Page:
Tell us about yourself
- My name is Goodness Kayode, I run Sprinble alongside Olamide Olayinka. I studied English in OAU, but I found light in tech. I was a crazy dude always trying to learn and learn, I had a lot of obstacles, I eventually got a system and started coding. I did coding basically. I started building things, I started staying late at night to make sure things work, I was greatly disadvantaged studying English, I had to move with people in the tech world. I was part of I-Lab. I learnt a lot of things and met a lot of people, learnt a lot of programming languages, I was able to do some startups, some failed while some thrived. I had a company that was dedicated to helping student developers and people who had interesting developments and needed a room for them to grow and we were able to do about 100 between 5 to 8 months. I also worked at Accounteer; a smart cloud accounting solution based in Belgium but with offices in Nigeria. I also do a lot of writing, I write on some international platforms, I also do some consultancy for some businesses
What does your business do
- Sprinble is a digital agency, we do three things, I call it the three D’s; development, designs, digital marketing. Development means software development (Web,mobile,desktop technologies), we have been doing some weak AIs which we will soon push out. Designs involve creative designs, proposals, branding, animations, illustrations and so on. Under digital marketing, we do search engine optimization, email marketing, content development, social media marketing, PPC/CPC…
Why did you decide to be an entrepreneur
- For me, since when I found this tech part, of course I didn’t know anything about it until I was in the university. I actually wanted to be able to build a lot of solutions. The idea was just having a number of businesses powered by tech and you know it is solving problem. While I was working at Accounteer, I was focused on only one product and I wanted to do more that makes me go beyond one industry. That was what made me start my own thing. I was prepared and I knew it wasn’t going to be sweet, it was a very hard choice leaving a job with a monthly salary to start my own thing. I knew I want to do it when I could put my money and do the registration of businesses and I was confident about telling people about my business.
What did you start your business with
- I started with my money, it was only me at that point, I did branding and company registration at that point with my money before I got my first client and then I got the second and then the third client and that was when I saw I couldn’t do this myself and that was when hiring came in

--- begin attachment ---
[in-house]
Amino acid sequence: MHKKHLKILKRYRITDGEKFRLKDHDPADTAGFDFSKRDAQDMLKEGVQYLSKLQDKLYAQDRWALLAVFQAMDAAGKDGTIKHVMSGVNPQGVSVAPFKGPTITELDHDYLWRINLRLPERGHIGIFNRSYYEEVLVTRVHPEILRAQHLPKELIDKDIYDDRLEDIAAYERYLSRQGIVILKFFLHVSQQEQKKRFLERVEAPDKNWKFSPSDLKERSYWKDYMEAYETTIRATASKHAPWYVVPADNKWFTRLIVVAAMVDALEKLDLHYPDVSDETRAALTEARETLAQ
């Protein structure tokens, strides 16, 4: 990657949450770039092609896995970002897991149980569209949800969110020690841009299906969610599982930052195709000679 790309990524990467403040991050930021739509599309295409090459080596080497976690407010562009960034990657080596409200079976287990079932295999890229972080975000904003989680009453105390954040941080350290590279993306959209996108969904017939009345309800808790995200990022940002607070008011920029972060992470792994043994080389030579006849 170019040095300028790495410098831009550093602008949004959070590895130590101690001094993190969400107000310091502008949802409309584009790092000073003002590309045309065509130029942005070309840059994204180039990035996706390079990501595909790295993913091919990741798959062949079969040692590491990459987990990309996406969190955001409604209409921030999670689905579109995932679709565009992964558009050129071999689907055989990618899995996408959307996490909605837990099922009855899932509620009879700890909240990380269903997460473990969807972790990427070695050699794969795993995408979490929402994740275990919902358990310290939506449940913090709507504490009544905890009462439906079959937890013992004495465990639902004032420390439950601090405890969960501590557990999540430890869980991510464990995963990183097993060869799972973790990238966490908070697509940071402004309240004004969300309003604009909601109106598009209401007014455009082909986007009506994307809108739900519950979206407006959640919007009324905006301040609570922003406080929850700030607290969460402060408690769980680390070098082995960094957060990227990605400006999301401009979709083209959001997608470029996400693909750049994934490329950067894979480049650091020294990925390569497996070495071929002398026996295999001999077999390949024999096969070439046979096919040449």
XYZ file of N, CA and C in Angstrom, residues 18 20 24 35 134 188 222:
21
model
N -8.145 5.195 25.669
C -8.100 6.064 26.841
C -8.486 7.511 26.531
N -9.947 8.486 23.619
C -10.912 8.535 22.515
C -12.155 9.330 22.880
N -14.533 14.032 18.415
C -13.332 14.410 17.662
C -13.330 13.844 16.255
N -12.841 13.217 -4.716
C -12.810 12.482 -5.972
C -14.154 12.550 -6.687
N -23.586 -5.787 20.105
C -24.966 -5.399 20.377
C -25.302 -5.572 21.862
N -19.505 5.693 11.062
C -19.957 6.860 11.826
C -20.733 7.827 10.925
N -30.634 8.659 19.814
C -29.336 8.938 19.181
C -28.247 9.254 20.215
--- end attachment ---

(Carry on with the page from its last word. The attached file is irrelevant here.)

What entrepreneurship myths would you like to debunk
- People think an entrepreneur life is very easy; you can do as you please. But that’s not true because if you are serious business person you would want to make sure everything works. If your client calls you around 1am, you should pick your call because you need to pay salaries at the end of the month. So it’s not a get rich quick scheme or a ponzi scheme, of course the whole idea is to get rich but don’t expect to get rich immediately. It’s not about getting wealthy but rather about building stuffs that are solid, maintaining relationships with clients. Making sure things work out well. It is not about you but about other people, you know you are trying to solve a problem and people are willing to pay you for it, it’s a lot of sacrifice, because today it can be fine and tomorrow it’s not. You have to prepare your mind. It’s not a decision you take for the sake of taking but it’s a decision you take and you are intentional about it.
What is your greatest lesson so far in Entrepreneurship
- To learn every day and be prepared for everything. You must have planned your day to go like this, and a lot of other things pop up. Things will not always work right but you have to make sure you make them work right. Take each day as it presents itself. However you can set goals also.
What is your advice to prospective entrepreneurs
- You can be a CEO and you are the only one in your company, but once you have a lot of people working for you, it becomes a lot of work, you have to manage them, you have to make sure money is coming in almost every time because once there is no cash flow in a business, it dies. Entrepreneurship is not as easy as people think and you have to think about it very well before you do it also you have to be prepared for the ups and downs
How would you know if you are cut out for the entrepreneurship life
- I feel we can only have 10% entrepreneurs and not 90% entrepreneurs. Not everybody is lucky starting business without having a corporate job experience. Some people need that experience. You don’t just wake up one morning and say you want to be an entrepreneur. You need to have people you can fall on in away. You need family and friends you actually can rely on, your family doesn’t have to be rich for you to be an entrepreneur. You need to be sure you can handle anything that comes. It’s a good idea to get a corporate job first, it will reflect a difference in the quality of your work. If you don’t have that experience of working in another place and trying to better what has been done at your former places of work and then you won’t have something to compare. It gives you opportunity to learn from the mistakes of your CEO and how you can improve on that
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